Building on Nature
Scanning electron microscopy image of nanocomposite film. Image Credit: Rensselaer/Ravindra C.Pangule and Shyam Sundhar Bale
Building on an enzyme found in nature, researchers at Rensselaer Polytechnic Institute have created a nanoscale coating for surgical equipment, hospital walls, and other surfaces that safely eradicates methicillin resistant Staphylococcus aureus (MRSA), the bacteria responsible
for antibiotic resistant infections.
“We’re building on nature,” said Jonathan S. Dordick, the Howard P. Isermann Professor of Chemical and Biological Engineering, and director of Rensselaer’s Center for Biotechnology and Interdisciplinary Studies. “Here we have a system where the surface contains an enzyme that is safe to handle, doesn’t appear to lead to resistance, doesn’t leach into the environment, and doesn’t clog up with cell debris. The MRSA bacteria come in contact with the surface, and they’re killed.”
In tests, 100 percent of MRSA in solution were killed within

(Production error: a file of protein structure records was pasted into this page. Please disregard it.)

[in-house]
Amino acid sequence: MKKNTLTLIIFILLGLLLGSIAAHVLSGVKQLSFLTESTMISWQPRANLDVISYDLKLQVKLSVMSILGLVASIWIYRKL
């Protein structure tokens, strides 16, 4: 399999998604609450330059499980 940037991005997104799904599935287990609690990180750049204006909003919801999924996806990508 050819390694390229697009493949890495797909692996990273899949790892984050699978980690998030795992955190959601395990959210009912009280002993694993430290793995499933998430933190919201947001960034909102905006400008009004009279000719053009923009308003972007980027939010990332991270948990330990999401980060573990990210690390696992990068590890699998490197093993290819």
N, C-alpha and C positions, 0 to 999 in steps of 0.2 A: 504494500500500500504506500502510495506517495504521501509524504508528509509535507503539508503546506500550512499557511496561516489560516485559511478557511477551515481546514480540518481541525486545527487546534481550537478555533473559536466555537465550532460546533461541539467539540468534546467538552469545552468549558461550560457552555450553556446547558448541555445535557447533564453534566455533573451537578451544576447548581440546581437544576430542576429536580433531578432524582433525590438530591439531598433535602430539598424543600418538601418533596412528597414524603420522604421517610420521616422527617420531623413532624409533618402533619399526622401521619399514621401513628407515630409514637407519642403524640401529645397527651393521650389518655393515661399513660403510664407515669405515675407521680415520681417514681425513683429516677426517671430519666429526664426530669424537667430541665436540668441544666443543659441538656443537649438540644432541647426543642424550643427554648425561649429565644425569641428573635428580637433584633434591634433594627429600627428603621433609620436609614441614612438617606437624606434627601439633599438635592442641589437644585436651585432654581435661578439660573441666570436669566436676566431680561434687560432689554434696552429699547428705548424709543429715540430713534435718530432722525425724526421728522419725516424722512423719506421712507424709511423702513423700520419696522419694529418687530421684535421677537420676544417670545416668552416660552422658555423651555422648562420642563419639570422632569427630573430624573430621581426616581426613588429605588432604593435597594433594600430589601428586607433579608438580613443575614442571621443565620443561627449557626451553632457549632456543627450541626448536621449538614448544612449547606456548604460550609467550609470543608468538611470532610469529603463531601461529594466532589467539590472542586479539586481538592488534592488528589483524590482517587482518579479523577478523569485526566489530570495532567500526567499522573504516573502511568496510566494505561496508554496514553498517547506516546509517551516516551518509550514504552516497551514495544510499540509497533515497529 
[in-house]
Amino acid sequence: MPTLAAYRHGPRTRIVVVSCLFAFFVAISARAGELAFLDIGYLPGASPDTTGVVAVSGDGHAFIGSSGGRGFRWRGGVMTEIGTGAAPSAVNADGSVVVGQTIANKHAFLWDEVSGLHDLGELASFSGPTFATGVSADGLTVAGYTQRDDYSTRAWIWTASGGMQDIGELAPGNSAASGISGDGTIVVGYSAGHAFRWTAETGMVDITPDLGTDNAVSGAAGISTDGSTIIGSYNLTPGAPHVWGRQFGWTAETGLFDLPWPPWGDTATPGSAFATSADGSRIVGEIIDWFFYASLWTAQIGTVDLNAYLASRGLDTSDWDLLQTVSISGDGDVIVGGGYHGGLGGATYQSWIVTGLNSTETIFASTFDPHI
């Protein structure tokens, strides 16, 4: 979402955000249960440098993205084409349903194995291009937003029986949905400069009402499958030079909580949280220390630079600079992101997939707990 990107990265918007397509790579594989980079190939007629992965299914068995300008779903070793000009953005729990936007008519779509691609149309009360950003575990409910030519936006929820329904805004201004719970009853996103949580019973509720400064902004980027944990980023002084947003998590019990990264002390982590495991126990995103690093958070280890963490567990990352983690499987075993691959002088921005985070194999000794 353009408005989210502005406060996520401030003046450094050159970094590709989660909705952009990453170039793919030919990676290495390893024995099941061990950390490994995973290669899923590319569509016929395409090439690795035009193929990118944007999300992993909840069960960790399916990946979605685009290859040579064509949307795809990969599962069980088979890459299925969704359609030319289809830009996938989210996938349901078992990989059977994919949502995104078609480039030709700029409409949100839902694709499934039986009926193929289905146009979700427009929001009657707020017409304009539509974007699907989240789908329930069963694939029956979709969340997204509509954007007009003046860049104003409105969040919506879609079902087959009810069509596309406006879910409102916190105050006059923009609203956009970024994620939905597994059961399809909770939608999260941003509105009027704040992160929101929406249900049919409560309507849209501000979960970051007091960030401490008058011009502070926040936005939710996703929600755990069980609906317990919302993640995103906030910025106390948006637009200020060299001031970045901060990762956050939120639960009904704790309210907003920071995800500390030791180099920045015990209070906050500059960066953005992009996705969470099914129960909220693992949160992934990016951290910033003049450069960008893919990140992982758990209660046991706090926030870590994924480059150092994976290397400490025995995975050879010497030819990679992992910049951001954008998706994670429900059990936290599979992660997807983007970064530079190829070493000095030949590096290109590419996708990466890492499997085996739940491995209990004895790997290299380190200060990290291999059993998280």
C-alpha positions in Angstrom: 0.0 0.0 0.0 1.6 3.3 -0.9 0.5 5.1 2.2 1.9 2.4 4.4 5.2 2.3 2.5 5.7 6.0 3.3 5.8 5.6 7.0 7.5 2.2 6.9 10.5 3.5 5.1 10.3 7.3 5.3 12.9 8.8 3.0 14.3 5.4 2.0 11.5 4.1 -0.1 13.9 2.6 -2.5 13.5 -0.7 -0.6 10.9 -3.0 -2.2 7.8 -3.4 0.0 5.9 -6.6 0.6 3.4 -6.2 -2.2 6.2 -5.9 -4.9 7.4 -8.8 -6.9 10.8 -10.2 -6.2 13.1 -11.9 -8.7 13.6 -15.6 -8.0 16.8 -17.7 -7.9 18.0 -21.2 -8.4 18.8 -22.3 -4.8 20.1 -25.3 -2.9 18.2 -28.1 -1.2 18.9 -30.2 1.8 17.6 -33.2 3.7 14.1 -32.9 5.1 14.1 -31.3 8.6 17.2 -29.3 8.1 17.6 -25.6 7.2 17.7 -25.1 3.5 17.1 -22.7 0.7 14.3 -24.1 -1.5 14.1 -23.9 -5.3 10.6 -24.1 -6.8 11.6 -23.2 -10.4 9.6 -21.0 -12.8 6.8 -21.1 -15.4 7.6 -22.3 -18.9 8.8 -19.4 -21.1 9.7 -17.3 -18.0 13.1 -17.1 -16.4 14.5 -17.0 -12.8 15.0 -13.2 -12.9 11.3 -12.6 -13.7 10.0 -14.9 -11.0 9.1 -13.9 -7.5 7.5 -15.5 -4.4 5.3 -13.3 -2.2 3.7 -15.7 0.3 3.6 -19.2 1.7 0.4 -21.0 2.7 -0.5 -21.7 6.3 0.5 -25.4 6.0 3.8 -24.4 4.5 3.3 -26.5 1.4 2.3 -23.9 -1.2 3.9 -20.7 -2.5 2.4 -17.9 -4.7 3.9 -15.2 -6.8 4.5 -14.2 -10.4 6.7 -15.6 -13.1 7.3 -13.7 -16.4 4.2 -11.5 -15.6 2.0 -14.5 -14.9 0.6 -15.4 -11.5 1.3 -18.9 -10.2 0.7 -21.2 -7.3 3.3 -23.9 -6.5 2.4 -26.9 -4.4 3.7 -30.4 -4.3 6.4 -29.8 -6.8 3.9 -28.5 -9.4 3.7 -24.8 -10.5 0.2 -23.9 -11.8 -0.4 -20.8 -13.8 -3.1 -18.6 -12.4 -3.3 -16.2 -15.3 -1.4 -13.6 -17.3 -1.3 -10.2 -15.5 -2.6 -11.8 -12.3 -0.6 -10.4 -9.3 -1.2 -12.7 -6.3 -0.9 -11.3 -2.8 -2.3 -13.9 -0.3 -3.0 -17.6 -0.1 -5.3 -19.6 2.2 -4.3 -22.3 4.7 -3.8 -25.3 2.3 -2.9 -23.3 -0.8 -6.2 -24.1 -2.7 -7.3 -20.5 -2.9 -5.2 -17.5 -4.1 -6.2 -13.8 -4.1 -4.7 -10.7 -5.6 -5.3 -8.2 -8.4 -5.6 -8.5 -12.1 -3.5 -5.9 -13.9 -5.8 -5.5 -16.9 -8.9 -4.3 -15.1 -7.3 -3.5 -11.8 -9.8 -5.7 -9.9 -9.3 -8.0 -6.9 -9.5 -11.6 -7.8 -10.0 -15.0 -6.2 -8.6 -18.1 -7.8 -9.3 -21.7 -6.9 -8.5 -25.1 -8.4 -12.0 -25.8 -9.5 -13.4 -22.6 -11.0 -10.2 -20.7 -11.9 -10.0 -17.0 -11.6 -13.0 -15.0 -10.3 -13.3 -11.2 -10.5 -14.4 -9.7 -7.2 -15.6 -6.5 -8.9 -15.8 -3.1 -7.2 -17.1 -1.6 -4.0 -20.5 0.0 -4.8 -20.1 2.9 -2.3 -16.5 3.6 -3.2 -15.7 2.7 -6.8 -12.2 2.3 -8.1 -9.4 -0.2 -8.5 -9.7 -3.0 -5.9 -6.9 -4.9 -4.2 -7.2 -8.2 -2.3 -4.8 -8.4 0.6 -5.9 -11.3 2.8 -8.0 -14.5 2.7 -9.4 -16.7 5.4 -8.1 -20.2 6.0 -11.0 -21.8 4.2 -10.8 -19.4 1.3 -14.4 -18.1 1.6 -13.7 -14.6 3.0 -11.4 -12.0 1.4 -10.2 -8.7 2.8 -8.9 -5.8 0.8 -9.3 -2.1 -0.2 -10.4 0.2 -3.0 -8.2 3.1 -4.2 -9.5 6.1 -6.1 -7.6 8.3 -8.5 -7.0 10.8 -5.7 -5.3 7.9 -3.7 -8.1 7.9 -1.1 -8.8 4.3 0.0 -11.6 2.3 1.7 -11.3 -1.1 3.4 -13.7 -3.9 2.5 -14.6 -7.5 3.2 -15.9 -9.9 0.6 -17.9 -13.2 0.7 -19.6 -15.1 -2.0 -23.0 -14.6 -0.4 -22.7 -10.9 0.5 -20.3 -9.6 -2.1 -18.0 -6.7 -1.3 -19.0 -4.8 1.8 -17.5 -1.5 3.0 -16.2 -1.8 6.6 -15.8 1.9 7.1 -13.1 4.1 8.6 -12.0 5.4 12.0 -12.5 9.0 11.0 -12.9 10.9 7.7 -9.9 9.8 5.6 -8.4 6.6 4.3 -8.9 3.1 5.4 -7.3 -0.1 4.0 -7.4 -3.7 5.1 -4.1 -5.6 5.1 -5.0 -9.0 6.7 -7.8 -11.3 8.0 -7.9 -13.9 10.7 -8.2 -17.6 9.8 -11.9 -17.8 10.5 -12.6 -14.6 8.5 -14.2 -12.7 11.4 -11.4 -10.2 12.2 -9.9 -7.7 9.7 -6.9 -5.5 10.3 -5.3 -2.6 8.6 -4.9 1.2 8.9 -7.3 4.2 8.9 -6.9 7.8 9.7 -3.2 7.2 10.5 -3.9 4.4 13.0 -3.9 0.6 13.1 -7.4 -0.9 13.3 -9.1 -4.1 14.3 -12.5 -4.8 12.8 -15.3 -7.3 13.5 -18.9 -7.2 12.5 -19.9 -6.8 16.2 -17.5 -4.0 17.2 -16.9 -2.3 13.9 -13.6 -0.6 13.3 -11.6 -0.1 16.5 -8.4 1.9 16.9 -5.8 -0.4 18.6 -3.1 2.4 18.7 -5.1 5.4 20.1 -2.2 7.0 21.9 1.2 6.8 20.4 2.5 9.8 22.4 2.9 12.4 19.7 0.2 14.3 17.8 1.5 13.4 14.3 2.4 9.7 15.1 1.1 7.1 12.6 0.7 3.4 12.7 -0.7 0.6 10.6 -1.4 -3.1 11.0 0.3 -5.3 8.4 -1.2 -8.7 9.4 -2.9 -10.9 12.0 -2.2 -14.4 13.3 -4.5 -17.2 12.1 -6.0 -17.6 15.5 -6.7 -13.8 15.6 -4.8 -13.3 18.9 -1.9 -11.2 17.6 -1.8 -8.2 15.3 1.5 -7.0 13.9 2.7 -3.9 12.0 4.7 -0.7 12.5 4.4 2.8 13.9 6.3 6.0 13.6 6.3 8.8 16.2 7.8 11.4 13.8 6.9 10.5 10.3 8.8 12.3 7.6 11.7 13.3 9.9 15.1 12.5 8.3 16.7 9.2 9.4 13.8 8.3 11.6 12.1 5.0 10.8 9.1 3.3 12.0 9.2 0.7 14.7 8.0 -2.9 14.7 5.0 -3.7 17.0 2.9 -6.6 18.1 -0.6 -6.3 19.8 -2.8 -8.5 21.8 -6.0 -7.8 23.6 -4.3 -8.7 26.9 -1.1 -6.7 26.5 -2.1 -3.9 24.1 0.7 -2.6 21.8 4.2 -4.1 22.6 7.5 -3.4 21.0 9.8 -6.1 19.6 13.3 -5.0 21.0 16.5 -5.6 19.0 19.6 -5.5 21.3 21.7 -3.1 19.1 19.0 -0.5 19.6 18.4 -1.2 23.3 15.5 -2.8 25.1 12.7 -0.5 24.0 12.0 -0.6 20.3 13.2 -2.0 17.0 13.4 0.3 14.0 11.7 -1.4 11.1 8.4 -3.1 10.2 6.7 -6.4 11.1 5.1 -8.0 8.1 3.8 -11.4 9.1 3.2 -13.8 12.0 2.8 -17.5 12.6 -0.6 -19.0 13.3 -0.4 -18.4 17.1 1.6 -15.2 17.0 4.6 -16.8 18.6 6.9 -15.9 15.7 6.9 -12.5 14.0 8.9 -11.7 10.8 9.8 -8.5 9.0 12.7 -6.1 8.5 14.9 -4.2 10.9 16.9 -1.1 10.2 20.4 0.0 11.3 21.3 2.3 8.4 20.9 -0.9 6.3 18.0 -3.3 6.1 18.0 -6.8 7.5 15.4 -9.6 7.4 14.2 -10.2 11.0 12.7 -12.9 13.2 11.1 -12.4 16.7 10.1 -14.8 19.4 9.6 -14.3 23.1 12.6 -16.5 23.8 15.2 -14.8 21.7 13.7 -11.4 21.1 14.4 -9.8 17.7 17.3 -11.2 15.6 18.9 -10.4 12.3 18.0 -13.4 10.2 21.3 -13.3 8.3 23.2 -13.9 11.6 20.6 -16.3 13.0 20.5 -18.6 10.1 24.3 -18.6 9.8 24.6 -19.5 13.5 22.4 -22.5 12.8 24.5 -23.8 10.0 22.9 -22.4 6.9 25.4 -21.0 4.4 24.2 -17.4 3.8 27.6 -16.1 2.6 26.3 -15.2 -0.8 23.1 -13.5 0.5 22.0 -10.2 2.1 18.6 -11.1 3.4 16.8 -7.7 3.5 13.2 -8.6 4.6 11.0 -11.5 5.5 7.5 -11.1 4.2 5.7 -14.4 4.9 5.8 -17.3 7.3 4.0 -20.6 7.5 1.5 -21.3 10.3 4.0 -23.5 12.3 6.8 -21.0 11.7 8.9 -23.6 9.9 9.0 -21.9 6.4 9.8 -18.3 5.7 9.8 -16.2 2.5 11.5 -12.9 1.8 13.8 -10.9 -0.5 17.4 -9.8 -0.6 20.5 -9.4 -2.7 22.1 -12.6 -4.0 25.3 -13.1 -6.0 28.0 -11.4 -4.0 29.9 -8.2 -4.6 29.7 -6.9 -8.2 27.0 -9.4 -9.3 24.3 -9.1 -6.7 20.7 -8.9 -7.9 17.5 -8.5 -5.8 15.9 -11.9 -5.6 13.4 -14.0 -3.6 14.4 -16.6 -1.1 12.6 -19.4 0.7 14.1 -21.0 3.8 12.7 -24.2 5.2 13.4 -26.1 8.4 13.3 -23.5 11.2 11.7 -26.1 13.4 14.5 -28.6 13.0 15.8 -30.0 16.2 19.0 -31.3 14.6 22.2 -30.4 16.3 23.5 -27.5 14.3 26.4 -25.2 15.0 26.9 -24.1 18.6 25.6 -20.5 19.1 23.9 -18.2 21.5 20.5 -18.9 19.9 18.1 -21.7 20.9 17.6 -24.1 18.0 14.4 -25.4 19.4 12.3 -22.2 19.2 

20 minutes of contact with a surface painted with latex paint
laced with the coating.
Safe to Use
The new coating marries carbon nanotubes with lysostaphin, a
naturally occurring enzyme used by non-pathogenic strains of
Staph bacteria to defend against Staphylococcus
aureus, including MRSA. The resulting nanotube-enzyme
“conjugate” can be mixed with any number of surface finishes —
in tests, it was mixed with ordinary latex house paint.
Unlike other antimicrobial coatings, it is toxic only to
MRSA, does not rely on antibiotics, and does not leach
chemicals into the environment or become clogged over time. It
can be washed repeatedly without losing effectiveness and has a
dry storage shelf life of up to six months.
The research, led by Dordick and Ravi Kane, a professor in
the Department of Chemical and Biological Engineering at
Rensselaer, along with collaboration from Dennis W. Metzger at
Albany Medical College, and Ravi Pangule, a chemical
engineering graduate student on the project, has been published
in the July edition of the journal ACS Nano, published by the American Chemical Society.